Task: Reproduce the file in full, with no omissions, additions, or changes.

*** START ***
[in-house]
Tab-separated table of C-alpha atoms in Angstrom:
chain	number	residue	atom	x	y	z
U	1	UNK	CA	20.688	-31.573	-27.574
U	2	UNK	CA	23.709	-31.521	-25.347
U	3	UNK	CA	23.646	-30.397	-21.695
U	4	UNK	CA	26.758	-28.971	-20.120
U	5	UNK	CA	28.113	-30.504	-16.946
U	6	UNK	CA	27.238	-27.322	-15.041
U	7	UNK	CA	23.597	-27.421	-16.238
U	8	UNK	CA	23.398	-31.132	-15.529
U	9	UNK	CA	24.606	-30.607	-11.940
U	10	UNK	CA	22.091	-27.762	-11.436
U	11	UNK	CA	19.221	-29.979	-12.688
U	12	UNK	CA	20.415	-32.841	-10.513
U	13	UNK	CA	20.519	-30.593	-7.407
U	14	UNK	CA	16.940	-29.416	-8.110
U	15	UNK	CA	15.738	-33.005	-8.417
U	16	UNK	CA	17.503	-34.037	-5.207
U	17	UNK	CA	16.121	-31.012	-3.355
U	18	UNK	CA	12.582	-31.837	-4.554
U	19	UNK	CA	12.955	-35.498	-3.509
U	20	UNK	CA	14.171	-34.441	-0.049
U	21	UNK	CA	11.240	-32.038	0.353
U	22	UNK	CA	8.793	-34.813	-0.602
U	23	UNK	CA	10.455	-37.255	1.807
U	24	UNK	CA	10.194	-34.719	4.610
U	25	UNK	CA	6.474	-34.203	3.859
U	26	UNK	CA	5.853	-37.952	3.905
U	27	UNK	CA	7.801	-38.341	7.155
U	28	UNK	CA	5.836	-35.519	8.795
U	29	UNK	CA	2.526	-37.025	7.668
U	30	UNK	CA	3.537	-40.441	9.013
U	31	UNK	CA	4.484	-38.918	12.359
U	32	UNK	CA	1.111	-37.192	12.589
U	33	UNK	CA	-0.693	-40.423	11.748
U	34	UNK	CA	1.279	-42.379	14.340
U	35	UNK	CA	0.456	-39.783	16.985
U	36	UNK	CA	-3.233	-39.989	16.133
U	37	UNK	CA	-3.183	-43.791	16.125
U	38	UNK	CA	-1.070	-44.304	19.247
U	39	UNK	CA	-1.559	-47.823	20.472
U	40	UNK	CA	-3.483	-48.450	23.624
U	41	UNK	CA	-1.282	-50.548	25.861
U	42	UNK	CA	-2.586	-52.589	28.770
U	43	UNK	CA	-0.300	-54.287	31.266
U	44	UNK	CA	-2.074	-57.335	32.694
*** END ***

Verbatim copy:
[in-house]
Tab-separated table of C-alpha atoms in Angstrom:
chain	number	residue	atom	x	y	z
U	1	UNK	CA	20.688	-31.573	-27.574
U	2	UNK	CA	23.709	-31.521	-25.347
U	3	UNK	CA	23.646	-30.397	-21.695
U	4	UNK	CA	26.758	-28.971	-20.120
U	5	UNK	CA	28.113	-30.504	-16.946
U	6	UNK	CA	27.238	-27.322	-15.041
U	7	UNK	CA	23.597	-27.421	-16.238
U	8	UNK	CA	23.398	-31.132	-15.529
U	9	UNK	CA	24.606	-30.607	-11.940
U	10	UNK	CA	22.091	-27.762	-11.436
U	11	UNK	CA	19.221	-29.979	-12.688
U	12	UNK	CA	20.415	-32.841	-10.513
U	13	UNK	CA	20.519	-30.593	-7.407
U	14	UNK	CA	16.940	-29.416	-8.110
U	15	UNK	CA	15.738	-33.005	-8.417
U	16	UNK	CA	17.503	-34.037	-5.207
U	17	UNK	CA	16.121	-31.012	-3.355
U	18	UNK	CA	12.582	-31.837	-4.554
U	19	UNK	CA	12.955	-35.498	-3.509
U	20	UNK	CA	14.171	-34.441	-0.049
U	21	UNK	CA	11.240	-32.038	0.353
U	22	UNK	CA	8.793	-34.813	-0.602
U	23	UNK	CA	10.455	-37.255	1.807
U	24	UNK	CA	10.194	-34.719	4.610
U	25	UNK	CA	6.474	-34.203	3.859
U	26	UNK	CA	5.853	-37.952	3.905
U	27	UNK	CA	7.801	-38.341	7.155
U	28	UNK	CA	5.836	-35.519	8.795
U	29	UNK	CA	2.526	-37.025	7.668
U	30	UNK	CA	3.537	-40.441	9.013
U	31	UNK	CA	4.484	-38.918	12.359
U	32	UNK	CA	1.111	-37.192	12.589
U	33	UNK	CA	-0.693	-40.423	11.748
U	34	UNK	CA	1.279	-42.379	14.340
U	35	UNK	CA	0.456	-39.783	16.985
U	36	UNK	CA	-3.233	-39.989	16.133
U	37	UNK	CA	-3.183	-43.791	16.125
U	38	UNK	CA	-1.070	-44.304	19.247
U	39	UNK	CA	-1.559	-47.823	20.472
U	40	UNK	CA	-3.483	-48.450	23.624
U	41	UNK	CA	-1.282	-50.548	25.861
U	42	UNK	CA	-2.586	-52.589	28.770
U	43	UNK	CA	-0.300	-54.287	31.266
U	44	UNK	CA	-2.074	-57.335	32.694